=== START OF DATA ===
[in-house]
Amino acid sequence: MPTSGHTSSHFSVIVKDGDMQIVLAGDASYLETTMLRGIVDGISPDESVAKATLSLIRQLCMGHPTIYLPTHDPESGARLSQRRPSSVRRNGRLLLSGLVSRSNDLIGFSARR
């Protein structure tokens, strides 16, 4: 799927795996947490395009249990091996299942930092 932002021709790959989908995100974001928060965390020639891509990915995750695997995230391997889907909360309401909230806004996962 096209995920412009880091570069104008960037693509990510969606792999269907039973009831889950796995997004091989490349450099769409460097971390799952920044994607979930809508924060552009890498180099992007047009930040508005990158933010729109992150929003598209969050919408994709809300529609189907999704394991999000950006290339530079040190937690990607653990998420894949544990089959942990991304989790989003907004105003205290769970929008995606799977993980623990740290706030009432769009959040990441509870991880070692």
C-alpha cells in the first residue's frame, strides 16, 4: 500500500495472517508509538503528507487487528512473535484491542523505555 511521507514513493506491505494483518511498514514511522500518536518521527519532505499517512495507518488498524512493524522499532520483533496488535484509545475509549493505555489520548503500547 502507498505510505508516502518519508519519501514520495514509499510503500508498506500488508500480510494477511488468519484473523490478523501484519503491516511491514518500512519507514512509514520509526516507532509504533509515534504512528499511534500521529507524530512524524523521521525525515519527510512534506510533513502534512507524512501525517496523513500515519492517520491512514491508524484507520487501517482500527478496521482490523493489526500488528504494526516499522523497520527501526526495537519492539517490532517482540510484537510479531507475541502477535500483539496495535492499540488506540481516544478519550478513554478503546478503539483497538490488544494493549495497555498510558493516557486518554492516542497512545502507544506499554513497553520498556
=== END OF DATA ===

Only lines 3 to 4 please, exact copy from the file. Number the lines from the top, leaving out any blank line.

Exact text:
């Protein structure tokens, strides 16, 4: 799927795996947490395009249990091996299942930092 932002021709790959989908995100974001928060965390020639891509990915995750695997995230391997889907909360309401909230806004996962 096209995920412009880091570069104008960037693509990510969606792999269907039973009831889950796995997004091989490349450099769409460097971390799952920044994607979930809508924060552009890498180099992007047009930040508005990158933010729109992150929003598209969050919408994709809300529609189907999704394991999000950006290339530079040190937690990607653990998420894949544990089959942990991304989790989003907004105003205290769970929008995606799977993980623990740290706030009432769009959040990441509870991880070692």
C-alpha cells in the first residue's frame, strides 16, 4: 500500500495472517508509538503528507487487528512473535484491542523505555 511521507514513493506491505494483518511498514514511522500518536518521527519532505499517512495507518488498524512493524522499532520483533496488535484509545475509549493505555489520548503500547 502507498505510505508516502518519508519519501514520495514509499510503500508498506500488508500480510494477511488468519484473523490478523501484519503491516511491514518500512519507514512509514520509526516507532509504533509515534504512528499511534500521529507524530512524524523521521525525515519527510512534506510533513502534512507524512501525517496523513500515519492517520491512514491508524484507520487501517482500527478496521482490523493489526500488528504494526516499522523497520527501526526495537519492539517490532517482540510484537510479531507475541502477535500483539496495535492499540488506540481516544478519550478513554478503546478503539483497538490488544494493549495497555498510558493516557486518554492516542497512545502507544506499554513497553520498556